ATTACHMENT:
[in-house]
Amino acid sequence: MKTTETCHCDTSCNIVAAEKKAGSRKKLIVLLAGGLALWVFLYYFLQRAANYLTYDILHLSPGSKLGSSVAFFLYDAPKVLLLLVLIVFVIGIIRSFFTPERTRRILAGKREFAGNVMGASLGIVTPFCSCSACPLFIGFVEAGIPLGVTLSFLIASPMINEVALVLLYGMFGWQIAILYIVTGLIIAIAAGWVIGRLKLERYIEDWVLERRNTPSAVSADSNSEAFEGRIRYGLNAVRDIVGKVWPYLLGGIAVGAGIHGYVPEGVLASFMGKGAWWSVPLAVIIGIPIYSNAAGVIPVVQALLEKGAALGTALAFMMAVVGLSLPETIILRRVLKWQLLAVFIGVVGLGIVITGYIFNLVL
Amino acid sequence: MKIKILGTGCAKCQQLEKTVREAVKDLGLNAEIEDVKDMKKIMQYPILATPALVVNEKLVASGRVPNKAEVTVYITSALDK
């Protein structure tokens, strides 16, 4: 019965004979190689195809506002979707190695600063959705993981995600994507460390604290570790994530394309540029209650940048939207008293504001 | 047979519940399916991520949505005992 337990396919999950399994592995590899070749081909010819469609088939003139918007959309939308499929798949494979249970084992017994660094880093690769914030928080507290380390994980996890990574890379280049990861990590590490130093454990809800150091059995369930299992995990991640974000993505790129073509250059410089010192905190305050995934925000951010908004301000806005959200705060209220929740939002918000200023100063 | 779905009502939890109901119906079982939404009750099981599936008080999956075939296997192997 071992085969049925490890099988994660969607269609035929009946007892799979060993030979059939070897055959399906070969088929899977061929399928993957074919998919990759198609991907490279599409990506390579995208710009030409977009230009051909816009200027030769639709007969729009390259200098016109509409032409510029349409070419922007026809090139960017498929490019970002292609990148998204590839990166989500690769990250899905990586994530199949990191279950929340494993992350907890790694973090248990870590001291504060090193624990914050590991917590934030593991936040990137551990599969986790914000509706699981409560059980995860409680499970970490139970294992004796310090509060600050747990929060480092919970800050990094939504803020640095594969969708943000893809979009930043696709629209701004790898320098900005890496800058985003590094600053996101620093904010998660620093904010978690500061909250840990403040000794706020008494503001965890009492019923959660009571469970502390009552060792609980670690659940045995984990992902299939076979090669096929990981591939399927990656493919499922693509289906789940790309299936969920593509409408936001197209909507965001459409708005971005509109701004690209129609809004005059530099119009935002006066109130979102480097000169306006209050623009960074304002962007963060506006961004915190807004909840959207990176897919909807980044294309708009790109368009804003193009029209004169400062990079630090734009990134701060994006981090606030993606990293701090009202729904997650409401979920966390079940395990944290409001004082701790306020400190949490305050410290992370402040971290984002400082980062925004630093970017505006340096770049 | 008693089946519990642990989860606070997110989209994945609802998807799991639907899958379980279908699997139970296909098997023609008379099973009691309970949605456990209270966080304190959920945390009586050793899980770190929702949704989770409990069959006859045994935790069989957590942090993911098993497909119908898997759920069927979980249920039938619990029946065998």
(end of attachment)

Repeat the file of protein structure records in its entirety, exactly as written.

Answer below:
[in-house]
Amino acid sequence: MKTTETCHCDTSCNIVAAEKKAGSRKKLIVLLAGGLALWVFLYYFLQRAANYLTYDILHLSPGSKLGSSVAFFLYDAPKVLLLLVLIVFVIGIIRSFFTPERTRRILAGKREFAGNVMGASLGIVTPFCSCSACPLFIGFVEAGIPLGVTLSFLIASPMINEVALVLLYGMFGWQIAILYIVTGLIIAIAAGWVIGRLKLERYIEDWVLERRNTPSAVSADSNSEAFEGRIRYGLNAVRDIVGKVWPYLLGGIAVGAGIHGYVPEGVLASFMGKGAWWSVPLAVIIGIPIYSNAAGVIPVVQALLEKGAALGTALAFMMAVVGLSLPETIILRRVLKWQLLAVFIGVVGLGIVITGYIFNLVL
Amino acid sequence: MKIKILGTGCAKCQQLEKTVREAVKDLGLNAEIEDVKDMKKIMQYPILATPALVVNEKLVASGRVPNKAEVTVYITSALDK
């Protein structure tokens, strides 16, 4: 019965004979190689195809506002979707190695600063959705993981995600994507460390604290570790994530394309540029209650940048939207008293504001 | 047979519940399916991520949505005992 337990396919999950399994592995590899070749081909010819469609088939003139918007959309939308499929798949494979249970084992017994660094880093690769914030928080507290380390994980996890990574890379280049990861990590590490130093454990809800150091059995369930299992995990991640974000993505790129073509250059410089010192905190305050995934925000951010908004301000806005959200705060209220929740939002918000200023100063 | 779905009502939890109901119906079982939404009750099981599936008080999956075939296997192997 071992085969049925490890099988994660969607269609035929009946007892799979060993030979059939070897055959399906070969088929899977061929399928993957074919998919990759198609991907490279599409990506390579995208710009030409977009230009051909816009200027030769639709007969729009390259200098016109509409032409510029349409070419922007026809090139960017498929490019970002292609990148998204590839990166989500690769990250899905990586994530199949990191279950929340494993992350907890790694973090248990870590001291504060090193624990914050590991917590934030593991936040990137551990599969986790914000509706699981409560059980995860409680499970970490139970294992004796310090509060600050747990929060480092919970800050990094939504803020640095594969969708943000893809979009930043696709629209701004790898320098900005890496800058985003590094600053996101620093904010998660620093904010978690500061909250840990403040000794706020008494503001965890009492019923959660009571469970502390009552060792609980670690659940045995984990992902299939076979090669096929990981591939399927990656493919499922693509289906789940790309299936969920593509409408936001197209909507965001459409708005971005509109701004690209129609809004005059530099119009935002006066109130979102480097000169306006209050623009960074304002962007963060506006961004915190807004909840959207990176897919909807980044294309708009790109368009804003193009029209004169400062990079630090734009990134701060994006981090606030993606990293701090009202729904997650409401979920966390079940395990944290409001004082701790306020400190949490305050410290992370402040971290984002400082980062925004630093970017505006340096770049 | 008693089946519990642990989860606070997110989209994945609802998807799991639907899958379980279908699997139970296909098997023609008379099973009691309970949605456990209270966080304190959920945390009586050793899980770190929702949704989770409990069959006859045994935790069989957590942090993911098993497909119908898997759920069927979980249920039938619990029946065998």